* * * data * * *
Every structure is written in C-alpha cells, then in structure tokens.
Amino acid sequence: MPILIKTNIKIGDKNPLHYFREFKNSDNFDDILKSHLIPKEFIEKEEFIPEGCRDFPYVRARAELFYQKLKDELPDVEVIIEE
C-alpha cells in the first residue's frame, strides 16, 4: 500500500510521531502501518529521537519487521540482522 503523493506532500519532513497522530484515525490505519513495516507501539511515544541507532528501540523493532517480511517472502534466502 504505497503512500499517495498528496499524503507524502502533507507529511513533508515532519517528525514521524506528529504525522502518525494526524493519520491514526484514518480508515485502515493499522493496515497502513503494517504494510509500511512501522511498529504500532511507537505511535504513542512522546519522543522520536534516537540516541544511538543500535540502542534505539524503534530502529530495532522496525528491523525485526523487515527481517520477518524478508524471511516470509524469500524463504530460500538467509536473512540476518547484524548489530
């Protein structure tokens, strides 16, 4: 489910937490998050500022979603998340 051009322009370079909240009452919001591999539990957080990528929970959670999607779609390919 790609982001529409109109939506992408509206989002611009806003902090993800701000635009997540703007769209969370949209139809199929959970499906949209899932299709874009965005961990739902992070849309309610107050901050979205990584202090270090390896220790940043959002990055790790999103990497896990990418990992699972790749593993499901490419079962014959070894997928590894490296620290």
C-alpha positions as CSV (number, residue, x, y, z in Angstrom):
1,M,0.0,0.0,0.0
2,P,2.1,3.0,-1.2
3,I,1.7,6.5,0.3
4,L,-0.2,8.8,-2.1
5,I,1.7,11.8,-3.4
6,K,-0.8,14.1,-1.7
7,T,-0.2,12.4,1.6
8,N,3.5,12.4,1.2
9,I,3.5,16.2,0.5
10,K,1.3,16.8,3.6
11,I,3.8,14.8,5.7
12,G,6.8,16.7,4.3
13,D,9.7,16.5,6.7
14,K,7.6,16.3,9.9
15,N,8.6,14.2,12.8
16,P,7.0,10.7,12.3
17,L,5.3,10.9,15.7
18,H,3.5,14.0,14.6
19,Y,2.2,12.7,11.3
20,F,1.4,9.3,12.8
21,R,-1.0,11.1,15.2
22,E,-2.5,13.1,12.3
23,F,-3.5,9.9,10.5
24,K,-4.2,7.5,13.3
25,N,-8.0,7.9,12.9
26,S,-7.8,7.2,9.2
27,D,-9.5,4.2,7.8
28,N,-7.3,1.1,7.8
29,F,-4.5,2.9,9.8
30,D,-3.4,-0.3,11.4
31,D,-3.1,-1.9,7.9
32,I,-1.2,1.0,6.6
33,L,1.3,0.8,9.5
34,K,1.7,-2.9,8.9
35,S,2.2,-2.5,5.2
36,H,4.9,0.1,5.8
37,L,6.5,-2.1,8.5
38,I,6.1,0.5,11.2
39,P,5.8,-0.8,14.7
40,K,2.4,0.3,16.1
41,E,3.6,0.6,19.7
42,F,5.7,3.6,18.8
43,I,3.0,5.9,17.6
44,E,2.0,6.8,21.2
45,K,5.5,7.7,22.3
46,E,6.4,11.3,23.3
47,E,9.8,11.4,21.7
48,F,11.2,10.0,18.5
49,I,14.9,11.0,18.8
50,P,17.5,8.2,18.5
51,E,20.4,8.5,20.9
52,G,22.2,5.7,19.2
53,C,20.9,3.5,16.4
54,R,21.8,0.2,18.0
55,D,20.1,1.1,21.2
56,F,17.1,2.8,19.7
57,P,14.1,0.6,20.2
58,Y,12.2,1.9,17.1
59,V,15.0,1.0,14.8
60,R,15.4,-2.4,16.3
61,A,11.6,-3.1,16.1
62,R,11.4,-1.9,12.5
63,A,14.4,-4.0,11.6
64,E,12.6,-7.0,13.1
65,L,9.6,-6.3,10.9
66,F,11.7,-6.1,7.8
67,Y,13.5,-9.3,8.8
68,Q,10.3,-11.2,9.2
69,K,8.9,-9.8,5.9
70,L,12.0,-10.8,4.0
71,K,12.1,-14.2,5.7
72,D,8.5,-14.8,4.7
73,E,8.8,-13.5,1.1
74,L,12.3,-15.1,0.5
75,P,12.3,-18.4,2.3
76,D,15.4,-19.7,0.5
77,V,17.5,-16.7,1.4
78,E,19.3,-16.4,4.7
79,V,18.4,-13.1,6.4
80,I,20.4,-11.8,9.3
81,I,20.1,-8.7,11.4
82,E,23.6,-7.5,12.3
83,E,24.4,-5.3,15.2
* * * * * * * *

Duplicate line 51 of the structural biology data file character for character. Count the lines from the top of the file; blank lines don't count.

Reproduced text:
46,E,6.4,11.3,23.3